Theresienstadt concentration camp archway (Photo: Wikipedia)

It seems that no matter how hard others try to erase the history of the Jewish people, evidence continues to appear, confirming the truth.

Every so often, an announcement is made in Israel that the antiquities authority has uncovered yet another find linking the area back to the times of the first or second temple, or the times of King David, which is even earlier.

This should come as no surprise to anyone, especially anyone of faith.  That there is physical evidence that confirms the history of the bible’s accounts is almost a given. So why, then, does everyone get so excited when these pieces of the past surface?

For some time now it has been part of the Palestinian narrative to attempt to erase all evidence of an ancient Jewish claim to the Land of Israel.  By rewriting history, they are attempting to get universal acknowledgement of the indigenous status in the land for “Palestinians.”  Once they do that, the Jews become the “occupiers” with no valid claim to the land, and the enemies of Israel are one step closer to their goal of wiping all Jewish presence from the Middle East.

Another piece of history that seems to be a favorite target for revisionist historians is the Holocaust. They claim that the Holocaust never happened, or at least not to the degree that the Jewish people and valid historians claim. If the Holocaust never happened and the Jewish people were never the victims of genocide, they argue, this invalidates the major reason that the world’s nations voted to give the Jewish people a state in their ancient homeland.

They Cannot Erase the Holocaust

Try as they might to hide evidence of the extent and severity of the Holocaust, new information and artifacts continue to surface on a regular basis, confirming that the account of the Holocaust as told by its survivors is not only accurate, but frighteningly so.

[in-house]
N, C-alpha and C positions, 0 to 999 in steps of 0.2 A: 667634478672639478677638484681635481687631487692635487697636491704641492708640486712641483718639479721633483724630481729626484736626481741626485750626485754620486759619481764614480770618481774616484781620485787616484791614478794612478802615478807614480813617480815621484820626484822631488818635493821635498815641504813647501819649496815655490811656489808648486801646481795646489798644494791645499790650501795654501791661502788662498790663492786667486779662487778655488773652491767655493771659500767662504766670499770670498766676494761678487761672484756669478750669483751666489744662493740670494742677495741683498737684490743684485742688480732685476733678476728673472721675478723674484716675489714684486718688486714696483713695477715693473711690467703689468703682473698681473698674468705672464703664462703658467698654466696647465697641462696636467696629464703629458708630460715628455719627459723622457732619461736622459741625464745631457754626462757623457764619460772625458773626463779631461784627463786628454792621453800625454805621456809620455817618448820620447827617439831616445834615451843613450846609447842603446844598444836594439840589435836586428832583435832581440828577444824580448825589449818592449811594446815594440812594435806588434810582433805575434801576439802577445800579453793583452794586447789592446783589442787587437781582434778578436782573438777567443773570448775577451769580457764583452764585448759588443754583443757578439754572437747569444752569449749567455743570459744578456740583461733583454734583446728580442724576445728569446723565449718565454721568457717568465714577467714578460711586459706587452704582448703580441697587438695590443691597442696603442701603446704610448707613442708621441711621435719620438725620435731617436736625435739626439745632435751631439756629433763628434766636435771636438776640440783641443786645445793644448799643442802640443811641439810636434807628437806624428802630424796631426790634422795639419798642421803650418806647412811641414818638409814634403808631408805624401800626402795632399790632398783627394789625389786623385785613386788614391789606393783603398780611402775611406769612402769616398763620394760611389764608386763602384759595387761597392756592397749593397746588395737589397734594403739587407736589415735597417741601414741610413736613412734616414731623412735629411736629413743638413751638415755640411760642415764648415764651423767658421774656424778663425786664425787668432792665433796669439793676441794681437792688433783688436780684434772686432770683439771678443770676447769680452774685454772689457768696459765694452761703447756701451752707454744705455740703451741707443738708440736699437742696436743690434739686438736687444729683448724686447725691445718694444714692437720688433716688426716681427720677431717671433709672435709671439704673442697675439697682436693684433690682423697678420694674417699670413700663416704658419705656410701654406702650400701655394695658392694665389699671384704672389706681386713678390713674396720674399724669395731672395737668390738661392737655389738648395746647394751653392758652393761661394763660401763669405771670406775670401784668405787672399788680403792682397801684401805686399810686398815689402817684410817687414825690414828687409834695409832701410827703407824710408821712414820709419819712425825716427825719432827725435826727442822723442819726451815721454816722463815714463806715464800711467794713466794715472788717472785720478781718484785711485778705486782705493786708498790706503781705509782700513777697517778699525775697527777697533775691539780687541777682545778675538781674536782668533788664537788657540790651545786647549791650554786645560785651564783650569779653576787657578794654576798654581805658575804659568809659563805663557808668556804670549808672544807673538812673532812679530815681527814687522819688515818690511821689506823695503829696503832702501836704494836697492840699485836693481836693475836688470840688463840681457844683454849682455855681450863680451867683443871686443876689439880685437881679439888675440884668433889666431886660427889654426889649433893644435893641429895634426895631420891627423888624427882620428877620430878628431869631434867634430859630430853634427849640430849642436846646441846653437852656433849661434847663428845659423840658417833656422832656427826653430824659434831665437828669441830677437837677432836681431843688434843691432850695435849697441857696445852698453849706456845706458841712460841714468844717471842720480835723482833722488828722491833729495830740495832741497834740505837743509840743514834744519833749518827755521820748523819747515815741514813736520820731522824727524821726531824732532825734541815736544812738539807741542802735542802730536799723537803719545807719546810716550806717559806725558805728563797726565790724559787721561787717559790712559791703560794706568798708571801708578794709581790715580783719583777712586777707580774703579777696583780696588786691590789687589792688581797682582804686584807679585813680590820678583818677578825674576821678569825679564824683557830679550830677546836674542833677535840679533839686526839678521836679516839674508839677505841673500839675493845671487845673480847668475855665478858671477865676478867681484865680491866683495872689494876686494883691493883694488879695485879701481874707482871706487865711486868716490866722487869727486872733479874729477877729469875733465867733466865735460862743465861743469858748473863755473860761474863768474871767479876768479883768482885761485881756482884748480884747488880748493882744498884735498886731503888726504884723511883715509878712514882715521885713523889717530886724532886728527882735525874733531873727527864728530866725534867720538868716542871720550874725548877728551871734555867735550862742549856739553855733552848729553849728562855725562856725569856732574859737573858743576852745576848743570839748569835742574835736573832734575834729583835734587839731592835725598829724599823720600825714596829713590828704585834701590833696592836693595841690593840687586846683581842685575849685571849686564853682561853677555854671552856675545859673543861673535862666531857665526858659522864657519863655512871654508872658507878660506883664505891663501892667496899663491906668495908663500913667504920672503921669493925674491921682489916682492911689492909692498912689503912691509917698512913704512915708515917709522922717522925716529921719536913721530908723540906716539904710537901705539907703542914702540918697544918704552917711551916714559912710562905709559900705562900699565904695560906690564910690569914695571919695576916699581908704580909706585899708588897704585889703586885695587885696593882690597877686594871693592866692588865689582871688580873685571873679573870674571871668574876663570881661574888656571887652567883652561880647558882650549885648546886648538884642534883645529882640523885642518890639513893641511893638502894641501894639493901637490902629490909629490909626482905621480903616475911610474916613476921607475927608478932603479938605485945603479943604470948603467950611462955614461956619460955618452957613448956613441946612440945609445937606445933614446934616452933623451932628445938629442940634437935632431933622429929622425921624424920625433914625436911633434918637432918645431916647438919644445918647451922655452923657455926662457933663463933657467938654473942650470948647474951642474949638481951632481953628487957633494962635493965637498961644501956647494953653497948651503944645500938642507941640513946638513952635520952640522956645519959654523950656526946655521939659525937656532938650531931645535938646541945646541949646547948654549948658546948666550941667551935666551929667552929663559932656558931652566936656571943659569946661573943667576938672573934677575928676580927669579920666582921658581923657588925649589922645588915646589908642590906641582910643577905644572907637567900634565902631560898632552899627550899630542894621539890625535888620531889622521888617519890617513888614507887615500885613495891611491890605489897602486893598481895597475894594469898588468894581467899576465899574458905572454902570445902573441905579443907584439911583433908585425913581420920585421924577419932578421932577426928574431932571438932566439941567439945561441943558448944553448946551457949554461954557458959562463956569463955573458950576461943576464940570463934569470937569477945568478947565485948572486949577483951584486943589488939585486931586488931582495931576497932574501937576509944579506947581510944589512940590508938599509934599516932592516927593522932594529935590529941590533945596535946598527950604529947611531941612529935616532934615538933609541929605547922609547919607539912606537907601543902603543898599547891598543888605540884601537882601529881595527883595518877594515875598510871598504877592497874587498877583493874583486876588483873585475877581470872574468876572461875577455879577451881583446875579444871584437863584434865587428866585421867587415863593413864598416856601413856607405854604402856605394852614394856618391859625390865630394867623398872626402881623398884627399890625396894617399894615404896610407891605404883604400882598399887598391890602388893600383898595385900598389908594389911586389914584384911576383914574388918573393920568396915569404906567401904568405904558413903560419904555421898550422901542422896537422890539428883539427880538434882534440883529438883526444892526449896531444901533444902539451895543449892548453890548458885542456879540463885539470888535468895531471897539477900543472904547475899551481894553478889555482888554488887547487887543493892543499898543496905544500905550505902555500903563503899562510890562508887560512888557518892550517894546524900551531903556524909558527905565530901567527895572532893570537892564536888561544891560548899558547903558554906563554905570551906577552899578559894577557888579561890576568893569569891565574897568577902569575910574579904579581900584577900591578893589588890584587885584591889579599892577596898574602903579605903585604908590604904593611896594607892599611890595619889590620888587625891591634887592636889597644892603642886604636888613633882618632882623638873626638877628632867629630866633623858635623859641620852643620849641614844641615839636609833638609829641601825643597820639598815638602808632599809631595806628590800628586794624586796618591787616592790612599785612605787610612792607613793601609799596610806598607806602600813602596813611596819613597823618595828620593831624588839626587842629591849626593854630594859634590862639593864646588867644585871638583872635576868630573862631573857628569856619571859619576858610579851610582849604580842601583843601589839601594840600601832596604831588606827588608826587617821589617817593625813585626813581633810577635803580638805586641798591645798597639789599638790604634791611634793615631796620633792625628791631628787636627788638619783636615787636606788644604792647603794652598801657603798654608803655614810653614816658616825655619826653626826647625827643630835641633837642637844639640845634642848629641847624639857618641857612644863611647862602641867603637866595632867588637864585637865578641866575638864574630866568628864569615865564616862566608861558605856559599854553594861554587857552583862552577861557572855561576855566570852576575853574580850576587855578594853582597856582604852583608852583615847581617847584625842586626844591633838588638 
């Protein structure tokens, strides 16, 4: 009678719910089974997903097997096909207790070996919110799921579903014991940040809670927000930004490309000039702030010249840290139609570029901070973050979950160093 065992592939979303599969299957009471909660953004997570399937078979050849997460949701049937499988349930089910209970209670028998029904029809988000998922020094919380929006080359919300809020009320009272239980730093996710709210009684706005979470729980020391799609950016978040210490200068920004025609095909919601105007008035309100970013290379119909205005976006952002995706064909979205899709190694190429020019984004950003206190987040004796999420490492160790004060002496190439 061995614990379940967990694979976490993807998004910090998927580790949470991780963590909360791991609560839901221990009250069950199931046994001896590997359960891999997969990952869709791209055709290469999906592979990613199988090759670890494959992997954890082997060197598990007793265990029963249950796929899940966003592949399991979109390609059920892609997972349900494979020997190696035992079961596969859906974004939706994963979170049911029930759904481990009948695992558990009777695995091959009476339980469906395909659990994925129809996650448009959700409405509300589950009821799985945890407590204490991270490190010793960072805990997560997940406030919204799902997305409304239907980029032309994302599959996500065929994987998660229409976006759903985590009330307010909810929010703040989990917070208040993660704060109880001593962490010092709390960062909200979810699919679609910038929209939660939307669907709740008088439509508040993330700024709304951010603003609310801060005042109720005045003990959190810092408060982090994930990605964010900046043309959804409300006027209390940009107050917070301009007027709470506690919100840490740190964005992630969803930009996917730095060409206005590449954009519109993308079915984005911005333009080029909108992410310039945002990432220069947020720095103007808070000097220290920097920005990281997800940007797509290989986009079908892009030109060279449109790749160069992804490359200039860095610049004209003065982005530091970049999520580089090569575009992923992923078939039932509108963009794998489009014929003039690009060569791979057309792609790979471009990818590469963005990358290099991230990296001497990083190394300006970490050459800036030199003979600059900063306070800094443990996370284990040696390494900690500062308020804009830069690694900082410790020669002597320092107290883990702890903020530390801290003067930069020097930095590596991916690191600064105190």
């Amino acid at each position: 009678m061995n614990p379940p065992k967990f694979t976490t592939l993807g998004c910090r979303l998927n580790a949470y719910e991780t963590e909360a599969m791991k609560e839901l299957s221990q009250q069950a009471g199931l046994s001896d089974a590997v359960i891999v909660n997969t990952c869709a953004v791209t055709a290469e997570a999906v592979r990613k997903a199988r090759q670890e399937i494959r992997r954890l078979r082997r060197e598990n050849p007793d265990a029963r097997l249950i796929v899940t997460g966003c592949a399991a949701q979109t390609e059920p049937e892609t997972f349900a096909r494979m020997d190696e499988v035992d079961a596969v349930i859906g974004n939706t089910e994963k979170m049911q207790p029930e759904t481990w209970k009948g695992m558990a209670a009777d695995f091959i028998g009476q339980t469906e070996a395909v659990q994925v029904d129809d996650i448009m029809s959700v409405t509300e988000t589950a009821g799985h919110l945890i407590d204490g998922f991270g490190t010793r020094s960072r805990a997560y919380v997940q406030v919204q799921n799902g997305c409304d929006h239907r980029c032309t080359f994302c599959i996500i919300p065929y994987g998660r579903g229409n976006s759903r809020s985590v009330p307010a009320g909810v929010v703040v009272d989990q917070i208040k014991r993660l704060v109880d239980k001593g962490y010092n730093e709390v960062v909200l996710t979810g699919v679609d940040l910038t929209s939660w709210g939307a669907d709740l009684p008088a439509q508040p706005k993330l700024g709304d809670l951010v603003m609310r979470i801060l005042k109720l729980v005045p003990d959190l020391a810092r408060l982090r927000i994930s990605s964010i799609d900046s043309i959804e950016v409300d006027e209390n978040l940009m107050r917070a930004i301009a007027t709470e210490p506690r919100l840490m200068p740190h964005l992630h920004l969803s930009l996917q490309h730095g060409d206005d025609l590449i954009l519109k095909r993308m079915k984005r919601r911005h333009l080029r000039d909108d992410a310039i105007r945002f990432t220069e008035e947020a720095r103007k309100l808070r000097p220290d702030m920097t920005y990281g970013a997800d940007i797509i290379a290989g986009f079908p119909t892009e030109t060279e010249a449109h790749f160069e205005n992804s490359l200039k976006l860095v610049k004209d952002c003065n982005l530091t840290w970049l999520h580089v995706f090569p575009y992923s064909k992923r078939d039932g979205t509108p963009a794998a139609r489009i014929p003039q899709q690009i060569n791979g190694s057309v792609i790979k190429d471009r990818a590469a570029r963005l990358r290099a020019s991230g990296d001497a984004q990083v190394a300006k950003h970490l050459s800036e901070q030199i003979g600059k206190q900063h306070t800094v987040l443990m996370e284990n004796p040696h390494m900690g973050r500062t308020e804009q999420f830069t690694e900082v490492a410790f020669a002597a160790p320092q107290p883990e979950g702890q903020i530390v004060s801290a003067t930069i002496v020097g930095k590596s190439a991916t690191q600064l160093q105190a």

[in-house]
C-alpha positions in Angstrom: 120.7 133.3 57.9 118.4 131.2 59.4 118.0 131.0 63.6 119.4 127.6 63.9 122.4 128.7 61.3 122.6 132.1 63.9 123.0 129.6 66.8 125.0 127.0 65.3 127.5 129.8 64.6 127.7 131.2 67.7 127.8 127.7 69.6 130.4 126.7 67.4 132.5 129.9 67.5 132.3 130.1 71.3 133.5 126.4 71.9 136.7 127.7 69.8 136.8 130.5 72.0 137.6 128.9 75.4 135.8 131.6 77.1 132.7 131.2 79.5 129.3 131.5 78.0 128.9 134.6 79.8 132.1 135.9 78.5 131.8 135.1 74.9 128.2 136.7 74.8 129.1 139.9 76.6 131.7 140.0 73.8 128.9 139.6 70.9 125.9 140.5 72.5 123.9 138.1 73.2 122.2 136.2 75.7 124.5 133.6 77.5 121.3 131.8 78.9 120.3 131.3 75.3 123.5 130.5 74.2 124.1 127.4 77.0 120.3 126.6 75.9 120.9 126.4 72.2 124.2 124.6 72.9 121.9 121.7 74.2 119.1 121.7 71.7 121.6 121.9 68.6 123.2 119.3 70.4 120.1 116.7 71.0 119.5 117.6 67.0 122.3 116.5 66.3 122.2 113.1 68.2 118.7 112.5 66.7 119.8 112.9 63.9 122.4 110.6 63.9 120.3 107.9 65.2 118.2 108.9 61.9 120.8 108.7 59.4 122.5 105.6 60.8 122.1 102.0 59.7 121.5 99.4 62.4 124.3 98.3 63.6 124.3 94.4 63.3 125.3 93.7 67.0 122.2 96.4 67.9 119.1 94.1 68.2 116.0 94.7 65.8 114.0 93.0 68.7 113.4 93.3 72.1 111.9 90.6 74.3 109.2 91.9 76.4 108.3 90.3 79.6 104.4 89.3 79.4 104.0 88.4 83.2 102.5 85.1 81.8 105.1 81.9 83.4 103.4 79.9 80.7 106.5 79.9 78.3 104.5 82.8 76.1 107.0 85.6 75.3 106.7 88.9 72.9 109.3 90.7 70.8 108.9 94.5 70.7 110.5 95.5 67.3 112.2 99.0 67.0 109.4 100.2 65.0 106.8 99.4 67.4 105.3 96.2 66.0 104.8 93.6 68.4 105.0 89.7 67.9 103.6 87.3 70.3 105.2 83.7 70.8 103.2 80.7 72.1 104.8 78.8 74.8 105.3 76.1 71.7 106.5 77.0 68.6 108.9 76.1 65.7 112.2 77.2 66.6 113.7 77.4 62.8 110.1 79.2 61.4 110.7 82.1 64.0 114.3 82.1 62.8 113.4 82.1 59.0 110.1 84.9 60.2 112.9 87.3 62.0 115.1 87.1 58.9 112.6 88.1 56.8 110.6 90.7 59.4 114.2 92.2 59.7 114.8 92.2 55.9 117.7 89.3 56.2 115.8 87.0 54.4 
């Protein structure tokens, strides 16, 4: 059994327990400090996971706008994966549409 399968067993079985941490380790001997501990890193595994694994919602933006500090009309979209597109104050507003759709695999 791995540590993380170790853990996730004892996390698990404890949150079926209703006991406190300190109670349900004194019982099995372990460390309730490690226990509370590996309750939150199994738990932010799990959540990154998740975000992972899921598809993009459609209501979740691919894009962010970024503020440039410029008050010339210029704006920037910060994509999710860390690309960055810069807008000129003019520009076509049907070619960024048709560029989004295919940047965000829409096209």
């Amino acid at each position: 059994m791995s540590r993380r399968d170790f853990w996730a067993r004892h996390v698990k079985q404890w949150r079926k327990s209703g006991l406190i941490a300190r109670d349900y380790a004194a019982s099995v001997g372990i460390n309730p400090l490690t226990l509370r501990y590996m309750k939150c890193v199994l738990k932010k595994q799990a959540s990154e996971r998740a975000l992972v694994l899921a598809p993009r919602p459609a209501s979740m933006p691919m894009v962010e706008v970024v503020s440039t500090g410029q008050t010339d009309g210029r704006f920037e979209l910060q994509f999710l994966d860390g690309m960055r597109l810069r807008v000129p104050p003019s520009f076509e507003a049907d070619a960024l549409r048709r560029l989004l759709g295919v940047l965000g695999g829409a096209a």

This week, Reuters reported that a family in the Czech town of Terezin – formerly known as Theresienstadt – uncovered a trove of Jewish possessions hidden in the attic of their home, which they were in the process of renovating.

Theresienstadt was a fortress and garrison town built at the end of the 18th century. In 1940 it was taken over by the Nazis, who turned it into a prison.  However, it soon became a transit camp for Jews who had been rounded up in Czechoslovakia or who had been deported from elsewhere in Europe.

During the war, living conditions in Theresienstadt were horrific. Although the town originally had a population of approximately 7,000 Czechs, more than 50,000 Jews were forced to live there in unbearable conditions. In 1942 the situation reached a peak with about 58,000 Jews living there, more than a quarter of whom died that year alone from starvation.

After most of the Jewish inmates of Therestienstadt had either perished from the conditions or been transported to death camps such as Auschwitz, the camp was finally liberated in May 1945 shortly before the end of the war.

The discovery of the objects, some of which bore their owners’ names, was disclosed by the Ghetto Theresienstadt Project, which is funded by German and Czech sponsors.

“The unexpected finds such as these suggest that an abundance of precious legacies from the ghetto period are still waiting to be discovered in buildings throughout Terezin,” the group said in a news release.

It seems that no matter how hard others try to erase the history of the Jewish people, evidence continues to appear, confirming the truth.

Author: Penina Taylor, United with Israel


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